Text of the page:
Scrapped Hellraiser: Judgment Sequel Had a Human Pinhead and Pulled from Footloose

Hellraiser Judgment 2 Pinhead Scrapped Hellraiser: Judgment Sequel Had a Human Pinhead and Pulled from Footloose

The Hellraiser franchise’s evolution is filled with many hits and misses. 2018’s Hellraiser: Judgment by filmmaker and longtime Hellraiser makeup artist Gary J. Tunnicliffe added some interesting new facets to the lore of the franchise in the form of the “Stygian Inquisition”, and teased an interesting sequel where Pinhead has lost his position as the Hell Priest and become human again. In an interview with Bloody Disgusting, Tunnicliffe revealed how the sequel would have gone down if circumstanced had allowed it.

“The idea I rolled around in my head – and this isn’t fully fleshed out – but I’d come up with an idea of a movie that was almost like the beginning of Pet Sematary. It’s a family moving across state, and moving to a town … called ‘Judgment’. It’s like a town in the South. You realize that the town is run by a sheriff and a judge, and it’s kind of like a throwback to Nothing But Trouble, that movie with Dan Aykroyd. And it’s all very kind of religious, and overbearing. Like Footloose, nobody can do anything. There’s no celebration [in this town].”

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While the main story would have followed a family that moves into the town, a side plot would involve the newly-human Pinhead, who Tunnicliffe describes as “coming out of a prison”, a homeless man played by Paul T. Taylor, who is on a quest to find purpose in life. Meanwhile, yet another subplot would have involved the Auditor who first appeared in Hellraiser: Judgment as a cenobite meeting the new Hell priest who would be replacing Pinhead, as well as further development of the “Stygian Inquisition” motif from Judgment, which would have expanded in the sequel to encompass an entire town of cenobites passing down punishment on sinners.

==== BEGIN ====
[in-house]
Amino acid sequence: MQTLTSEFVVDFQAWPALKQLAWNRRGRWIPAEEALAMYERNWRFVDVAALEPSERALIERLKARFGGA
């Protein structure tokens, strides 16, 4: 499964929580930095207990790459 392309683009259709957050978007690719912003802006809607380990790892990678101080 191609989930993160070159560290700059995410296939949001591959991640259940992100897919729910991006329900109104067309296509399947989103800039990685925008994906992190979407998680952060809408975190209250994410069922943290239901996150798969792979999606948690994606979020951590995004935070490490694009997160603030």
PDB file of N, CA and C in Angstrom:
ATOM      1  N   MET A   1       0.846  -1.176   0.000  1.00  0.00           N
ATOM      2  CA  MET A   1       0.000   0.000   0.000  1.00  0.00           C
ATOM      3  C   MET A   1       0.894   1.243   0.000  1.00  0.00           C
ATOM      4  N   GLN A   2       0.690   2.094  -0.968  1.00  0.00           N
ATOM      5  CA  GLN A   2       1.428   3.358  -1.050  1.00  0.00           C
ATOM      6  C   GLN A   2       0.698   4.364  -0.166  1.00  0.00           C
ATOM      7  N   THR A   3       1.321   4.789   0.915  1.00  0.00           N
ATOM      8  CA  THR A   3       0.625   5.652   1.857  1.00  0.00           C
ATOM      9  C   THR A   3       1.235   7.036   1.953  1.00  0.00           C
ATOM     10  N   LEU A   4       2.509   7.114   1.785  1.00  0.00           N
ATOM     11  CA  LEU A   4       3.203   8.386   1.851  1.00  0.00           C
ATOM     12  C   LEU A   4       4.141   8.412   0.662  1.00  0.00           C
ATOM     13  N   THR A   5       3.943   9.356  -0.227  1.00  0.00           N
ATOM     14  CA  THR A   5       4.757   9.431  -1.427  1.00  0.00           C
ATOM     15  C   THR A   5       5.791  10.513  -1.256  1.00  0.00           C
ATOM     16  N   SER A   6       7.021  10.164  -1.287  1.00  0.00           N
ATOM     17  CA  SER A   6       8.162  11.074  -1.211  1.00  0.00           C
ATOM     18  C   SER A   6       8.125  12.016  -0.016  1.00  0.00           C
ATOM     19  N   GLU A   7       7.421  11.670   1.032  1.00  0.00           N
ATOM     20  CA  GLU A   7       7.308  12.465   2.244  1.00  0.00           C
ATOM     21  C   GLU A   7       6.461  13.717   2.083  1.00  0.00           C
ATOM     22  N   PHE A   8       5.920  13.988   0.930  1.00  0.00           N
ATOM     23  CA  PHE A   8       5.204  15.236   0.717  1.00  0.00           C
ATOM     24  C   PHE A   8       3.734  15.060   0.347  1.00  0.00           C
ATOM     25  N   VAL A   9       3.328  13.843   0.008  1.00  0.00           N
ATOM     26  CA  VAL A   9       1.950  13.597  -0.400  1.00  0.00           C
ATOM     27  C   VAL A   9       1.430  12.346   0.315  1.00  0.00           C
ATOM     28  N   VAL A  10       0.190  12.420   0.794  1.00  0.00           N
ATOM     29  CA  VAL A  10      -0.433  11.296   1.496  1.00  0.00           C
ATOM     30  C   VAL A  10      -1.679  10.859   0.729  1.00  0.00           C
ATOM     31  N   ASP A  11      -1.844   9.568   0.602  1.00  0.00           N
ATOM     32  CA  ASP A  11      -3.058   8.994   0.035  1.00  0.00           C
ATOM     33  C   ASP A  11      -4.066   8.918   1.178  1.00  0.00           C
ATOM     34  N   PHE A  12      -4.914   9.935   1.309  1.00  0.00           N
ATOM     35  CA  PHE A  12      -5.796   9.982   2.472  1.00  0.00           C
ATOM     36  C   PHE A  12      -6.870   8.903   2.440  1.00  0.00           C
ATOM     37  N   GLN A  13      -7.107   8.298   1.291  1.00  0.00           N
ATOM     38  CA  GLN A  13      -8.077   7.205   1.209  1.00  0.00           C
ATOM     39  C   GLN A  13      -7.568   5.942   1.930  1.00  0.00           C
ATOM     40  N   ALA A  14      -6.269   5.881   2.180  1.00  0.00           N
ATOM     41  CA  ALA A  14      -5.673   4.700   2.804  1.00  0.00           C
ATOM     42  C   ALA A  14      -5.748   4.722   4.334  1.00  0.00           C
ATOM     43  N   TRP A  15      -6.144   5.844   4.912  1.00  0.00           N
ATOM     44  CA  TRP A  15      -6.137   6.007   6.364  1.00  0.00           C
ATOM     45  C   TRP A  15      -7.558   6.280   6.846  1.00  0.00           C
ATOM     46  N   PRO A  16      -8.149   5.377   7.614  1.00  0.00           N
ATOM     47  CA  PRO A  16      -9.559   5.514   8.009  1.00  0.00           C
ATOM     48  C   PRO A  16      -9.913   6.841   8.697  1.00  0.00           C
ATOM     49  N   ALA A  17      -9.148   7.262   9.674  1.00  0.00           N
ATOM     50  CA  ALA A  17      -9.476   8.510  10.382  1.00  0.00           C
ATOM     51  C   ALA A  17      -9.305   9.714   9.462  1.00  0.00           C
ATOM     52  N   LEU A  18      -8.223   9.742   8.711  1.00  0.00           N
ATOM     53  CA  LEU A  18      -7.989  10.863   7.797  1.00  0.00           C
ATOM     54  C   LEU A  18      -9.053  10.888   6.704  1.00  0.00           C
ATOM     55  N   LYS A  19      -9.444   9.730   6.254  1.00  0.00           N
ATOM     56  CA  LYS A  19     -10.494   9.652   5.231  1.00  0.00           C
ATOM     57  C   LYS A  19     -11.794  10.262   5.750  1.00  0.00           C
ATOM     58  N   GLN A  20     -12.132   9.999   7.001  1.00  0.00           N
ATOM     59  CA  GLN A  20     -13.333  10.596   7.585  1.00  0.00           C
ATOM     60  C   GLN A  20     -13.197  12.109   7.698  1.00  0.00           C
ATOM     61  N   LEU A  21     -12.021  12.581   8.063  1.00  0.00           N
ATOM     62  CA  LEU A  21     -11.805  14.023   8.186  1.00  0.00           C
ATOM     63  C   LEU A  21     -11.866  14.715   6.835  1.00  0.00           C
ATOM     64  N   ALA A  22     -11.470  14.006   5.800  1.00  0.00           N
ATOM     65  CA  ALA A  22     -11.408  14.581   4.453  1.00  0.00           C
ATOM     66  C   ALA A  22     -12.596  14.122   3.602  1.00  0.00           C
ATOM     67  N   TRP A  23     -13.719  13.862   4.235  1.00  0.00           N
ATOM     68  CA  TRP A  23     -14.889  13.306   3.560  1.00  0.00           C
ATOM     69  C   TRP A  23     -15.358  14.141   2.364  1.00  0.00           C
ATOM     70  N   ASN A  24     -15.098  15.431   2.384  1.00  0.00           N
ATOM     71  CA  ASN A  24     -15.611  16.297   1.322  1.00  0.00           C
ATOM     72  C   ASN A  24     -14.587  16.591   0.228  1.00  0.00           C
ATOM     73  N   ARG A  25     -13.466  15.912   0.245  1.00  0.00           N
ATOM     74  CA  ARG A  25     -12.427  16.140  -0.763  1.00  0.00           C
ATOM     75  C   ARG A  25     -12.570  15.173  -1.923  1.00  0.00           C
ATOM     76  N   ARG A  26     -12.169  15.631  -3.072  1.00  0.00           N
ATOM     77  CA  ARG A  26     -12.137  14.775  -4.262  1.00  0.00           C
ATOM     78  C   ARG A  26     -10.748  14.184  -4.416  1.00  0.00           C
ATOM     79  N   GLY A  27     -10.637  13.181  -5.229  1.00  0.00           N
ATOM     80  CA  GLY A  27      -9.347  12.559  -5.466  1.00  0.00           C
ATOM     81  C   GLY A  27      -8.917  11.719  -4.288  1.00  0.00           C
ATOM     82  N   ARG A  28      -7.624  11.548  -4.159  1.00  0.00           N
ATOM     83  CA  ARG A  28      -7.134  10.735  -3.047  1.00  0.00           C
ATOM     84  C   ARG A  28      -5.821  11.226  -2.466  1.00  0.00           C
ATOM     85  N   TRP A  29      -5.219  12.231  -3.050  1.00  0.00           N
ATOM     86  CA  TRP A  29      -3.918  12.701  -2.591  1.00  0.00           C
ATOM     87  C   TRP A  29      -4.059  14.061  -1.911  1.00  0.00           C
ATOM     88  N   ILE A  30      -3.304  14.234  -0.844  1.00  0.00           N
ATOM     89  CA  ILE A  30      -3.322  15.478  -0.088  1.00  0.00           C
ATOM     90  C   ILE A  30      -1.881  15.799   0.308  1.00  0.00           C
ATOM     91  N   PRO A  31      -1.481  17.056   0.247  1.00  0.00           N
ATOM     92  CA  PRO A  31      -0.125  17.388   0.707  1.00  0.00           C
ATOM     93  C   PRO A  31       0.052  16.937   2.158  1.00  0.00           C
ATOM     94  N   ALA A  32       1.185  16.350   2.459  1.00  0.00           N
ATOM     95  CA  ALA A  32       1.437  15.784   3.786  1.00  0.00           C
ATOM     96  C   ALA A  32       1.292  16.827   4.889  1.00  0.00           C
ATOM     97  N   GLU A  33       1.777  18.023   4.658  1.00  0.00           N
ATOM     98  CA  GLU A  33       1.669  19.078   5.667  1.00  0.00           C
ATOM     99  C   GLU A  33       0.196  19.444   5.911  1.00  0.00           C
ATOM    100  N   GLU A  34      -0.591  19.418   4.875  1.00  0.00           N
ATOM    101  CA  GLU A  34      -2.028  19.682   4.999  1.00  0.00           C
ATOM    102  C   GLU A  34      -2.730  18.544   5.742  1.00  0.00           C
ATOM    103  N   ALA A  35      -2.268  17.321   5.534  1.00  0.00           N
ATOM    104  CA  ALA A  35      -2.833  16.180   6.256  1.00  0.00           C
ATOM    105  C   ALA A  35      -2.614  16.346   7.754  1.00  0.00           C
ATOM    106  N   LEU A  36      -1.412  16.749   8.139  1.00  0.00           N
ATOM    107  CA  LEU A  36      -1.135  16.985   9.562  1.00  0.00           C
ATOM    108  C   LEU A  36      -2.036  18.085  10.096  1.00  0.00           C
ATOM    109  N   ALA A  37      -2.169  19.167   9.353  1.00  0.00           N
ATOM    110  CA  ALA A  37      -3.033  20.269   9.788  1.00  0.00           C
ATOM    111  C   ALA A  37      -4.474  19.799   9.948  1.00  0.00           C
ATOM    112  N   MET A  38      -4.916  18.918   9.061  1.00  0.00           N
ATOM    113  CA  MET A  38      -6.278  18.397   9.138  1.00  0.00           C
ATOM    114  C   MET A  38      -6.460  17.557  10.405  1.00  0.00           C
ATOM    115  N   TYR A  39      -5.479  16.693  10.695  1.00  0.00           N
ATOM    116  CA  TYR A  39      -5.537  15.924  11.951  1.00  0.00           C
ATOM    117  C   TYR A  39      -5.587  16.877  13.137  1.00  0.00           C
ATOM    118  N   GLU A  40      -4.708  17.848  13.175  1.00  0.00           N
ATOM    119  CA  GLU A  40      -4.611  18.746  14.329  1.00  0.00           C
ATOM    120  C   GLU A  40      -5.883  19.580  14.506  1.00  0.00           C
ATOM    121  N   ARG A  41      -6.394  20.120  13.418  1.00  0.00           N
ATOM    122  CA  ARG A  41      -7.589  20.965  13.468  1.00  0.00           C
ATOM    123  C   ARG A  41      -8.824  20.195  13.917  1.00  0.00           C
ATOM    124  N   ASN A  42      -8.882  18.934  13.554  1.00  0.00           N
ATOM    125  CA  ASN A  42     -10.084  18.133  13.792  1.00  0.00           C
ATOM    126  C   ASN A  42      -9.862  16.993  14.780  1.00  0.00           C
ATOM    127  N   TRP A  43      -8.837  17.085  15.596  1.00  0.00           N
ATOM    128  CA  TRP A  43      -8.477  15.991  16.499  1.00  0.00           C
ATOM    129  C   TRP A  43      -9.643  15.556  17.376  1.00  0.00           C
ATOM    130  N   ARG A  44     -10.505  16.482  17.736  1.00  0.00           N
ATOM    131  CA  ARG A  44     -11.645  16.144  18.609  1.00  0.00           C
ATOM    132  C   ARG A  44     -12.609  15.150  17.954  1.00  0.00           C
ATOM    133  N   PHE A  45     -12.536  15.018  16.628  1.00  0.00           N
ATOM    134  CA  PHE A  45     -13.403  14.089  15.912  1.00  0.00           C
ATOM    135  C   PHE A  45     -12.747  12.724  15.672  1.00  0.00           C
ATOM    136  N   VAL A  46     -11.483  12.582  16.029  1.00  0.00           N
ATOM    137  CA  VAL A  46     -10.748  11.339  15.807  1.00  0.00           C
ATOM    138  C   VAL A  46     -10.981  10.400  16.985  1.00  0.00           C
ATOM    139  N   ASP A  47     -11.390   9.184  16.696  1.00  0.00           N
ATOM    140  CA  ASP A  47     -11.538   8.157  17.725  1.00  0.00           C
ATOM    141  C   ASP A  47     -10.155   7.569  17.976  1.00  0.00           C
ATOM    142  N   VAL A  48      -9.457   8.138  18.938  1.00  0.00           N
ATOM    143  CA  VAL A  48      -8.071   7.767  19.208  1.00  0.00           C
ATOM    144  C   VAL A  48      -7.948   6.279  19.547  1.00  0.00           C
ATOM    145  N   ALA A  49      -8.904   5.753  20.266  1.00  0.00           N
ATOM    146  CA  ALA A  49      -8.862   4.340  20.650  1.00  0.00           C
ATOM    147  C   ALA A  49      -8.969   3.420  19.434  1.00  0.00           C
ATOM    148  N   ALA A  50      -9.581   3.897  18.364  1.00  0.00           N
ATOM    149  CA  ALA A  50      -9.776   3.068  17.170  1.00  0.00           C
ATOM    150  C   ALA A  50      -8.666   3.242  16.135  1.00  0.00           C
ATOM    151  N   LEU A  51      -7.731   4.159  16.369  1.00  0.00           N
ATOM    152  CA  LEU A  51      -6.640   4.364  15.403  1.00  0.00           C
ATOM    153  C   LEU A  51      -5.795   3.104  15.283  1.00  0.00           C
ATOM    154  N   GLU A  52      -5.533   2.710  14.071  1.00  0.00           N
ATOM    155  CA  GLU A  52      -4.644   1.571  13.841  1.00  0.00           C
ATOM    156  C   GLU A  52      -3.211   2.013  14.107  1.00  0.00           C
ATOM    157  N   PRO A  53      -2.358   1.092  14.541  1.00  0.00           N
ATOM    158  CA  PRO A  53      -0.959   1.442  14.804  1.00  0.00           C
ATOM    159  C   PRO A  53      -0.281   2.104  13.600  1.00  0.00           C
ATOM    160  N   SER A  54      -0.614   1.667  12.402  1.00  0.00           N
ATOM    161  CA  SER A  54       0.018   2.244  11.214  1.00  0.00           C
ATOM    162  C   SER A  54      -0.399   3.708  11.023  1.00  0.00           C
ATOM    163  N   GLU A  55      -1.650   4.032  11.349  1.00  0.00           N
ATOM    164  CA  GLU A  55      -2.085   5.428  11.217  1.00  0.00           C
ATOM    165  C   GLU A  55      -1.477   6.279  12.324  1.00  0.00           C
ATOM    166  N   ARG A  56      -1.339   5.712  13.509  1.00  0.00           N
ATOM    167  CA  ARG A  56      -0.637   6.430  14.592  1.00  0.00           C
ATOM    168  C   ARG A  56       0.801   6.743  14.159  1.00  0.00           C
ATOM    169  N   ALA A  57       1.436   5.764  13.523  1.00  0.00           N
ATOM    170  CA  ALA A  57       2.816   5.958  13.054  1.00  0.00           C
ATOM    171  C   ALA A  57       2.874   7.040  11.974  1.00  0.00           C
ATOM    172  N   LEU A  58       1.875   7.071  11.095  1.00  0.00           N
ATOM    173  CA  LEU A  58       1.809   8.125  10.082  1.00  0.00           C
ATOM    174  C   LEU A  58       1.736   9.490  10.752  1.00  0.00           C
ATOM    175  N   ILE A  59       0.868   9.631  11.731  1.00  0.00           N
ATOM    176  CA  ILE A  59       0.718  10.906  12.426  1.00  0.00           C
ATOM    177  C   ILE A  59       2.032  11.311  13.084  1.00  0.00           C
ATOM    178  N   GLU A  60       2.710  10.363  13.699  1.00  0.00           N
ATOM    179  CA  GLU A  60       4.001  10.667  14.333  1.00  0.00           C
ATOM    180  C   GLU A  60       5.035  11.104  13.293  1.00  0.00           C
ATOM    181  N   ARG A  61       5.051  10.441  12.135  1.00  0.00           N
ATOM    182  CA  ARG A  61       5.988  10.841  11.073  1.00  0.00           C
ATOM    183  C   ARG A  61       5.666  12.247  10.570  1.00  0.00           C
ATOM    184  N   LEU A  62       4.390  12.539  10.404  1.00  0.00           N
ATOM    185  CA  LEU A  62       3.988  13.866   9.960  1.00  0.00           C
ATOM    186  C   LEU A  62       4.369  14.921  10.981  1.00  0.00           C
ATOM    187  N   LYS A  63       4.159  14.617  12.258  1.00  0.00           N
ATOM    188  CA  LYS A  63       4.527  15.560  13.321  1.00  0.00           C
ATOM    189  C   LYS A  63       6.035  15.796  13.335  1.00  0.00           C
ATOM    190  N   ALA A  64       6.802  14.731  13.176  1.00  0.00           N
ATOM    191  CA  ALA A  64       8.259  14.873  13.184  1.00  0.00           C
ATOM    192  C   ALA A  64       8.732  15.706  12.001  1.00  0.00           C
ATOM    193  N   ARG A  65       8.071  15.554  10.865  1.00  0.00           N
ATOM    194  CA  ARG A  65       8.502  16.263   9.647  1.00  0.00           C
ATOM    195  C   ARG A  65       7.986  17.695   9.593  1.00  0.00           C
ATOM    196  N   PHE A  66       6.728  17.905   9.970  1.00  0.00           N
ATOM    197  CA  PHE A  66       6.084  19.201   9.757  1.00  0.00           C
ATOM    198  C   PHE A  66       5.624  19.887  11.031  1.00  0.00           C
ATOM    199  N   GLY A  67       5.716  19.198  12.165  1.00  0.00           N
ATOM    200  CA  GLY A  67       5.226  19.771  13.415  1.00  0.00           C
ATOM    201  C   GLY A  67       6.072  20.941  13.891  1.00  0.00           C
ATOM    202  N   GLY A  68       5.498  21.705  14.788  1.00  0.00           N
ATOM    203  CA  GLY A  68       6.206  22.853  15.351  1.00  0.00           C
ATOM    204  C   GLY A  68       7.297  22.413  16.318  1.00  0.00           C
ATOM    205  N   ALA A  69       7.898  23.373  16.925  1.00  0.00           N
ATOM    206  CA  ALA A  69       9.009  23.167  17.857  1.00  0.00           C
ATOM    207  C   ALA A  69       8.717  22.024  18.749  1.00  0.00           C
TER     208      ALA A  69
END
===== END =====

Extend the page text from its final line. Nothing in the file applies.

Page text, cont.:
“You go back to the town of Judgment. It all boils down to, in the end … the truth of the matter is that the town Judgment is one giant [Stygian Inquisition] house. It’s not a town. It’s a catchment, it’s a spider’s web. In a reveal at the end, you find out that the judge is in fact the Auditor. It’s a reveal where he transforms into the Auditor, and you find out that it’s not just a house anymore, it’s the whole town [that is] the catchment there, and bringing people into this town. People are just disappearing in this town, and being processed. It’s not just rooms in a house anymore. Within each house in this town is a different faction of the Stygian Inquisition. So it’s rooms of juries and rooms of surgeons, and the whole town is processing people.”

All these divergent storylines would have come together in the end to reveal the true nature of the events taking place in the film. The auditor had been secretly plotting to usurp the new Hell Priest and restore Paul T. Taylor’s Pinhead to his former glory as a leader of the cenobites in his old position as the chief Hell Priest. To that end, The Auditor had been leaving a trail of breadcrumbs for Taylor’s character to arrive at the town called Judgement and set events in motion to reclaim his Cenobite identity.

Unfortunately, the studio behind the franchise underwent massive changes before the sequel could be greenlit. For the time being, there is little hope of the sequel described by Tunnicliffe ever seeing the light of day, leaving fans’ imaginations to fill in the gaps with regards to how such a film would play out on screen.

Neeraj Chand